Wednesday, July 18, 2012

Is Genomic Medicine Clinically Useful Yet?

Brian Klepper

Posted 7/16/12 on Medscape Connect’s Care and Cost
The news of my wife Elaine’s primary peritoneal cancer 27 months ago began a fevered effort to learn all we could about her disease and our options. Peritoneal cancer, which is close in form and behavior to ovarian, is rooted in the abdominal lining. “Gold standard” treatments notwithstanding, the prognosis isn’t good. After a 12-36 month remission in which tumors are inactive, the disease generally returns, and a high percentage of women are gone within 5 years of diagnosis.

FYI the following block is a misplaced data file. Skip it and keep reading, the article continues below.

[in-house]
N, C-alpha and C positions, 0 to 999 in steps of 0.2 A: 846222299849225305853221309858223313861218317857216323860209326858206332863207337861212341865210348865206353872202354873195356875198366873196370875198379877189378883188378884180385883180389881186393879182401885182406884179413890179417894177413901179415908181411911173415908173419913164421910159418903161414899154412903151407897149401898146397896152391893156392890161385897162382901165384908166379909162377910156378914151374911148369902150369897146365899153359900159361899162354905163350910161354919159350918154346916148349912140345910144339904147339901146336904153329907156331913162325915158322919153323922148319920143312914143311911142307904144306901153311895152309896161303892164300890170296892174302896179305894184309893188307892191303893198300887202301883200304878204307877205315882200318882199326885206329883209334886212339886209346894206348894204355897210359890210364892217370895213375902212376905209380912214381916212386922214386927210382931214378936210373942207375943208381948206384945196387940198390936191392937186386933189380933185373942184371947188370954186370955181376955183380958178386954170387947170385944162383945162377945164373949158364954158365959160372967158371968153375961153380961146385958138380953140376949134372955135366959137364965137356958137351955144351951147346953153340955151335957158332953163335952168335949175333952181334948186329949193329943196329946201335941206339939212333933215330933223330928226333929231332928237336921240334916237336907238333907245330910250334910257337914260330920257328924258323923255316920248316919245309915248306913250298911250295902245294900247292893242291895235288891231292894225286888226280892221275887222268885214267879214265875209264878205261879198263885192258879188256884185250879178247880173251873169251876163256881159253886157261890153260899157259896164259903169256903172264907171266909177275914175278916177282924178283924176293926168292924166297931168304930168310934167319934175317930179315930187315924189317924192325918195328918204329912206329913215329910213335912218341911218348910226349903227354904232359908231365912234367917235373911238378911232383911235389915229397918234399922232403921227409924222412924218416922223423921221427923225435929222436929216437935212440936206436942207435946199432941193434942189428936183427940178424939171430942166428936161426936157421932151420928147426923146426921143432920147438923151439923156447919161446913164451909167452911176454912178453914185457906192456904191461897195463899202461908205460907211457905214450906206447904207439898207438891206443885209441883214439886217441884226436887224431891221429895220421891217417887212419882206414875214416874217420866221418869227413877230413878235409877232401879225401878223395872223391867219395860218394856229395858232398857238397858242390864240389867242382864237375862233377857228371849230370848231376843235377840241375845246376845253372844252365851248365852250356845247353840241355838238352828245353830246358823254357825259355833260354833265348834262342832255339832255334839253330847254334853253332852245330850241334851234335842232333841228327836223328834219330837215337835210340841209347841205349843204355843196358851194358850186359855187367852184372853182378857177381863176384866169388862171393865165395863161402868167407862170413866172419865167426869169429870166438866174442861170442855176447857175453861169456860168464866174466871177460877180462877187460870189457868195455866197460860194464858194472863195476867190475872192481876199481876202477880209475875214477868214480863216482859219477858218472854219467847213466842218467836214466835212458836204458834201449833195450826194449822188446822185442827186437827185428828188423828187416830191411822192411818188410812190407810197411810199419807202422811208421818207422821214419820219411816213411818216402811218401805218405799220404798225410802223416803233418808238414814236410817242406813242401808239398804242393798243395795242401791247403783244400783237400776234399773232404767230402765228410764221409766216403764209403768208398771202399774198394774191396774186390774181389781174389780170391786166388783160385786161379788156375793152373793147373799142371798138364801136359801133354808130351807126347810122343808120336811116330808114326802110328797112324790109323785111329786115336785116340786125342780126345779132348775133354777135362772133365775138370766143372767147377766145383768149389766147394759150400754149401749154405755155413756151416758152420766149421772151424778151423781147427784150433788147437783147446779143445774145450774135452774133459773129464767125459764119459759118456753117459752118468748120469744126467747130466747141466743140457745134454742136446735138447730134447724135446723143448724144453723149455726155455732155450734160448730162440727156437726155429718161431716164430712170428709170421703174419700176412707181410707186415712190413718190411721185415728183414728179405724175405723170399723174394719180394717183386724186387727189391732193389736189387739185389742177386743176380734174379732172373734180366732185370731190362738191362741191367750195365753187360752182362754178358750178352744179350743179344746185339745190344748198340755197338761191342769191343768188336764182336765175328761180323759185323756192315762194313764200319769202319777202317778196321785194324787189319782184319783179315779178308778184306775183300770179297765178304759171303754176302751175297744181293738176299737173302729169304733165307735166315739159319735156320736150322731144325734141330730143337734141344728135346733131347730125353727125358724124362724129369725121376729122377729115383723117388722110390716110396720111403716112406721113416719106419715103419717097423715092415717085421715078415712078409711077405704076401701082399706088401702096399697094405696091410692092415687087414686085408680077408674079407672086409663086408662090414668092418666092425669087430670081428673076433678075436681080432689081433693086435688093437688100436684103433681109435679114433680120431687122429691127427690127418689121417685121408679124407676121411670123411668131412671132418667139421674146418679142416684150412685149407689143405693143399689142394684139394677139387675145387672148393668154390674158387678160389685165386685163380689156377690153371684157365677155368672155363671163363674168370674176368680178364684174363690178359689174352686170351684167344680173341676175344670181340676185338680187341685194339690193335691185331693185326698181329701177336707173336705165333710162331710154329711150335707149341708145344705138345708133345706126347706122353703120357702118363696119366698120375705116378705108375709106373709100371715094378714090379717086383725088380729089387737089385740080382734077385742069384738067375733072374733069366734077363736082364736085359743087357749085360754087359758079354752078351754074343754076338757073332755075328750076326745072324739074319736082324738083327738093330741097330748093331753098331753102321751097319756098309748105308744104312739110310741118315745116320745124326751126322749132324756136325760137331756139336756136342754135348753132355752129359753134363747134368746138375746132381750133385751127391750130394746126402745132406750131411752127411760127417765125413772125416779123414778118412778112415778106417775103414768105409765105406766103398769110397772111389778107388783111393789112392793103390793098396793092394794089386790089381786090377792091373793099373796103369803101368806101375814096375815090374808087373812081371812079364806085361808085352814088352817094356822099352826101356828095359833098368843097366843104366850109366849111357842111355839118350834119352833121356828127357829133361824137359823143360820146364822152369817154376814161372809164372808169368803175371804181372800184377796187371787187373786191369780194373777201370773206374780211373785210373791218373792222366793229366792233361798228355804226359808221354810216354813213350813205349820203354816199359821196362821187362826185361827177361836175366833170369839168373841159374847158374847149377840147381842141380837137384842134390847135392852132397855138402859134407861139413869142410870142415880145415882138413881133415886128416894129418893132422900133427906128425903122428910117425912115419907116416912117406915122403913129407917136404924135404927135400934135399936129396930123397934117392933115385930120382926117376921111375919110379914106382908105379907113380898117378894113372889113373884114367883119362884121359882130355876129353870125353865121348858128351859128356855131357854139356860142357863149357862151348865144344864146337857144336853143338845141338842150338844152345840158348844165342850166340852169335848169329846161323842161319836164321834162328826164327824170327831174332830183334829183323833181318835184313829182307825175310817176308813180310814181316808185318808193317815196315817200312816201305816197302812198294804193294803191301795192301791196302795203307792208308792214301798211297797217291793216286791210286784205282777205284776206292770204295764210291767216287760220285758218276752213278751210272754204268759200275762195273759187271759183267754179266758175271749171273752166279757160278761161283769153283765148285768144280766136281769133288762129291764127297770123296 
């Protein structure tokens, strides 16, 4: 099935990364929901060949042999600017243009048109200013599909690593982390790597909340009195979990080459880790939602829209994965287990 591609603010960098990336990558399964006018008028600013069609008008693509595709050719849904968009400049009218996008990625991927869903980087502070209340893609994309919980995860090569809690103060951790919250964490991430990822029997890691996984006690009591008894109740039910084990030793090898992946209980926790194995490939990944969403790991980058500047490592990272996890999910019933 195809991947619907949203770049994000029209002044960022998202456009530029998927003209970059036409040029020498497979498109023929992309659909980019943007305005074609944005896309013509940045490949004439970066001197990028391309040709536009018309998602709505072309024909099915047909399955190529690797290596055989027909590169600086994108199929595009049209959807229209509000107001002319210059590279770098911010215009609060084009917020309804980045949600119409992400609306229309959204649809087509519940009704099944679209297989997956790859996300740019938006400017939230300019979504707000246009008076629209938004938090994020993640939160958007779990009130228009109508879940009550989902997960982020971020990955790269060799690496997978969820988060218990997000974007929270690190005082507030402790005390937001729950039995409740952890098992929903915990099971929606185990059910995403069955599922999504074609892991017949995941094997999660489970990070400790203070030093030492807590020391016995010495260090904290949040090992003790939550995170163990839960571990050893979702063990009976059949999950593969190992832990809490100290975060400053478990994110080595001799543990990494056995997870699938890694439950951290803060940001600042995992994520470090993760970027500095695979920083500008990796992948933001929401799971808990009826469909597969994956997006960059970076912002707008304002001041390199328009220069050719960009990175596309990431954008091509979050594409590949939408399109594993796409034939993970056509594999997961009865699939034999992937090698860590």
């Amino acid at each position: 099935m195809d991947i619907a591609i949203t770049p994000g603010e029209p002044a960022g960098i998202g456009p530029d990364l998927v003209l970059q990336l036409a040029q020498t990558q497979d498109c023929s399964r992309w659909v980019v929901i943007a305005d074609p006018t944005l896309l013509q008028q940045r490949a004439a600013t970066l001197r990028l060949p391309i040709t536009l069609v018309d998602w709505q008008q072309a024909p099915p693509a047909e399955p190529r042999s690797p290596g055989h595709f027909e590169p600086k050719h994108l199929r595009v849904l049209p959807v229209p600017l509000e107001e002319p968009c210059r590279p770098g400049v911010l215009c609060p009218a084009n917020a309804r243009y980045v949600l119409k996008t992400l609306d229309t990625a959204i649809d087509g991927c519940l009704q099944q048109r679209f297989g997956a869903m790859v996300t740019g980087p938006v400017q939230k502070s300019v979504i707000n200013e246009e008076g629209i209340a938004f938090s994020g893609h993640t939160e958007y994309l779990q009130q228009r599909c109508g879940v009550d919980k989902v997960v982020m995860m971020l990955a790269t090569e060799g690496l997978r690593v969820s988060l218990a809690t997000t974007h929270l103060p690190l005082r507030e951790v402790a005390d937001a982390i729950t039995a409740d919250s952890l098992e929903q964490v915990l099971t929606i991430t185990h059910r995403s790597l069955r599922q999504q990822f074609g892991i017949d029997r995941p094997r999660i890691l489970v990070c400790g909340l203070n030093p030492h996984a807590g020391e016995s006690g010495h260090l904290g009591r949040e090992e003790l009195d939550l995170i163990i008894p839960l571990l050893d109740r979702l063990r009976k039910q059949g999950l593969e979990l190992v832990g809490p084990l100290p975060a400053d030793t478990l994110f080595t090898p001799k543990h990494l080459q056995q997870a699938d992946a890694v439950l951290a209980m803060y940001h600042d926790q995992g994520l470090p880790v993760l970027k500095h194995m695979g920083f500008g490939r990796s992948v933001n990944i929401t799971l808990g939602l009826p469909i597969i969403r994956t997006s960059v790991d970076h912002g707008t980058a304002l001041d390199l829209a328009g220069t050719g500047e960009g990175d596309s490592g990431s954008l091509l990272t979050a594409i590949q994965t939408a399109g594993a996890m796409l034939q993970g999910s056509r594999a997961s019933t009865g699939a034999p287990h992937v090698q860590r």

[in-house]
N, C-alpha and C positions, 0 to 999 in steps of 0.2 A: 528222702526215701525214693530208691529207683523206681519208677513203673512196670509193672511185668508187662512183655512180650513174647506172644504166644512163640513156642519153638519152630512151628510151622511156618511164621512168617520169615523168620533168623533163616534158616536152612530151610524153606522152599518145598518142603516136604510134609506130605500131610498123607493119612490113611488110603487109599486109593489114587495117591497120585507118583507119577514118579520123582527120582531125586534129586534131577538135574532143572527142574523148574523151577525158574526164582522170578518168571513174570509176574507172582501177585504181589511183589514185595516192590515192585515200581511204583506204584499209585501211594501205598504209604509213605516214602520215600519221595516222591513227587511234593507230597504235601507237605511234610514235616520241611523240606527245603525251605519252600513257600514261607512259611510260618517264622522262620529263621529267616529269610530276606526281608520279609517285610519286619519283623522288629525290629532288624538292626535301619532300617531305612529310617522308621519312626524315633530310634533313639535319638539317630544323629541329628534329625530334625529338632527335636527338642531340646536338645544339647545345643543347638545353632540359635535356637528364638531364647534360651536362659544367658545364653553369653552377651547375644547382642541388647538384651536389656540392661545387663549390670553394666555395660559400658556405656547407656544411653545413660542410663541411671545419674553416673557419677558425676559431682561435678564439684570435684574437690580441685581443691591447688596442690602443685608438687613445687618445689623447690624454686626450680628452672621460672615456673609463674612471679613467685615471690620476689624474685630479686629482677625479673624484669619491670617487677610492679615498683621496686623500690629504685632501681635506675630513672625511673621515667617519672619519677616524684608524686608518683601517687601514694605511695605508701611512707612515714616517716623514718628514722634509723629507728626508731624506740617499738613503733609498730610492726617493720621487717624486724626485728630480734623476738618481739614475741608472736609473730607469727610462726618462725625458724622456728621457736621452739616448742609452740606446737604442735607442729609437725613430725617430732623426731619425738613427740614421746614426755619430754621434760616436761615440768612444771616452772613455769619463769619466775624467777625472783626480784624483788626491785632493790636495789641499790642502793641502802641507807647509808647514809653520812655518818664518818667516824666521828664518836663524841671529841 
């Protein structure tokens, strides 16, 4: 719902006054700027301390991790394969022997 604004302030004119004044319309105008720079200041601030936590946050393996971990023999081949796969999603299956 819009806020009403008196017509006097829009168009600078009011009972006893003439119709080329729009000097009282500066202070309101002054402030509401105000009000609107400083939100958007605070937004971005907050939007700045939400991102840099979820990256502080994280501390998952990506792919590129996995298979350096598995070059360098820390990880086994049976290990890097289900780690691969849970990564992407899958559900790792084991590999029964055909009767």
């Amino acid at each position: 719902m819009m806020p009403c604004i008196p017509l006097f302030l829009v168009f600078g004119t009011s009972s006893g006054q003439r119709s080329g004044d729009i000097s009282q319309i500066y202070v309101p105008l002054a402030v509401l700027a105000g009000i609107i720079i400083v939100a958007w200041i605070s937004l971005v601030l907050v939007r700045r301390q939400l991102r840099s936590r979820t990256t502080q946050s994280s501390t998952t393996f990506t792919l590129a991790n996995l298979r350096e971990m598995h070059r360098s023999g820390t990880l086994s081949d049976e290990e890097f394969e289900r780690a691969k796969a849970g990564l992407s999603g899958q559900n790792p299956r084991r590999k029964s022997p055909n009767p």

Cancer elicits a primal fear that can provoke fantasy and baseless speculation. Cancer patients in remission have told us they are cured. Others, well-meaning, have announced they know someone with “exactly what you have,” and that theirs went away by applying a strict dietary or spiritual discipline.
But the science is clear that cancer is really many diseases, with hundreds or thousands of different configurations influenced by heredity and environment. It presents massive complexity that likely isn’t susceptible to silver bullets. This fact is underscored by the wildly variable efficacy of current therapies, both in different forms of cancer and between patients with the “same” cancer. Diagnosed with thyroid cancer, your chances are great. Pancreatic, not so much. Or not. Uncertainty rules.